Stories from the Infancy of Christ and from the Life of Mary
The sequence of events around the birth of Christ begins with the Annunciation of the Virgin on the west side of the capital group which is supported by four columns. Gabriel and the Virgin are spatially separated by arches on columns, around which a curtain is looped. As the messenger of God, Gabriel bears a caduceus in his left hand, while the right is raised in the gesture of annunciation. Mary holds a spindle in her hand.
Architectural shorthand and arches are a customary representational principle in Annunciation scenes and they turn up in all types from the earliest surviving examples on. In exactly the same way the Virgin with the distaff is a well-known topos of the Annunciation in Byzantine art. This is based on the apocryphal proto-gospel of James (10, 1-11, 13) – which dates to the middle of the second century – wherein Mary was chosen by the high priest to fashion a scarlet and purple curtain.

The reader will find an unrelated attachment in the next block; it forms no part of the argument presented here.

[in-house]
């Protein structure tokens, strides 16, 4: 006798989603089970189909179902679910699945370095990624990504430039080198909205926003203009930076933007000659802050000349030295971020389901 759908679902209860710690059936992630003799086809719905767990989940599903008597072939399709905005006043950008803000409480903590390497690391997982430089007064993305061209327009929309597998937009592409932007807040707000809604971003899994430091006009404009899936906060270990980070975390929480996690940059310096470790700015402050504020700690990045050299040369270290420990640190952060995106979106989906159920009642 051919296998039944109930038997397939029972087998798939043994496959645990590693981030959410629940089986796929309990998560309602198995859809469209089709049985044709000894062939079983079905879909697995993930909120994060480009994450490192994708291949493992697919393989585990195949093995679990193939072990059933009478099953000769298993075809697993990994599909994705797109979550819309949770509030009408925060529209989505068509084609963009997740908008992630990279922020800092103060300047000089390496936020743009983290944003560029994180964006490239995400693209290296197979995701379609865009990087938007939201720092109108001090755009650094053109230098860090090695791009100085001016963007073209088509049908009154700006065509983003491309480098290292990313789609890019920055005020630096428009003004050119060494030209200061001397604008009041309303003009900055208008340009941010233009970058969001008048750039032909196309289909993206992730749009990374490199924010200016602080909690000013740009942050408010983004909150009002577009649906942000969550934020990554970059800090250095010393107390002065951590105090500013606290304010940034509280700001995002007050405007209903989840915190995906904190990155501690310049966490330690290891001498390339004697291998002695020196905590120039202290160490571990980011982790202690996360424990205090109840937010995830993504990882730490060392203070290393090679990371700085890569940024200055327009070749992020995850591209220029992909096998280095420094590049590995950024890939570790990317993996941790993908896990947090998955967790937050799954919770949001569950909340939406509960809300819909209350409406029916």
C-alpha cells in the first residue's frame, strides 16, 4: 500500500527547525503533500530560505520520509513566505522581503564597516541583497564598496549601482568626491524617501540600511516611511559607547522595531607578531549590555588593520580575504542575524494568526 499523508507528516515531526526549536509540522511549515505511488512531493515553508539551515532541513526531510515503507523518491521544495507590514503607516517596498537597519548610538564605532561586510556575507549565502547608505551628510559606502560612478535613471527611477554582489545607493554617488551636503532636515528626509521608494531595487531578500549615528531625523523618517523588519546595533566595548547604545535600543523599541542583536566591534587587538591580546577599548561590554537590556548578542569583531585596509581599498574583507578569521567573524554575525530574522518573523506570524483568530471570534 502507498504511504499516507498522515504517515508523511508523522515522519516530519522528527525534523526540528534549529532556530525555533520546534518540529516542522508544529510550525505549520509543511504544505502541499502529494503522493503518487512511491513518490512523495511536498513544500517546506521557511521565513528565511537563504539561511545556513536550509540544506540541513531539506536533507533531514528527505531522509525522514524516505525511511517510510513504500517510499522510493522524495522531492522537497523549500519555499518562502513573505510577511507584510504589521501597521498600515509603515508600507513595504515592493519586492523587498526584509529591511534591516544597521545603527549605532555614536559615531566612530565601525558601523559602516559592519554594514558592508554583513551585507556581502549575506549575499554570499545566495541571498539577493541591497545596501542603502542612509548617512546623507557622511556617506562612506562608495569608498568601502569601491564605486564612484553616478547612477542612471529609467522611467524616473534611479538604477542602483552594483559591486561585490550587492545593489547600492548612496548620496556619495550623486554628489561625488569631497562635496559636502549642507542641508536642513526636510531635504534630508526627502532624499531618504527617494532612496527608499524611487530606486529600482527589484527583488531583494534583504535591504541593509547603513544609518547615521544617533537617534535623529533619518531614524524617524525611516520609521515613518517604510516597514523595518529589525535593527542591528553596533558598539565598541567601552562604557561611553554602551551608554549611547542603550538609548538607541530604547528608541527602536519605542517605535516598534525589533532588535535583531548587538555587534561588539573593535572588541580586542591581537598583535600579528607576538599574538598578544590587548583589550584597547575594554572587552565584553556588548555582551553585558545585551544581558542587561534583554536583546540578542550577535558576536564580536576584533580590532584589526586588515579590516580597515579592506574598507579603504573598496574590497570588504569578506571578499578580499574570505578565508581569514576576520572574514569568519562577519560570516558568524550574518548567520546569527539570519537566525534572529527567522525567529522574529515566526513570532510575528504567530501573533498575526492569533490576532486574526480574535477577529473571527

On the south side the arches with the Visitation and the Annunciation to Joseph continues the narrative. The east side shows the Nativity, Joseph's dream, and the Annunciation to the Shepherds, while the north side displays the journey and the Adoration of the Magi.
The narration is integrated into the structure of the Corinthian style capital. The soffit of the impost block, moreover, is decorated with alternating rosettes and consoles in the form of volutes. Prominent in the same way is the classicizing formal vocabulary in the abbreviated architecture as well as the form and clothing of the figures.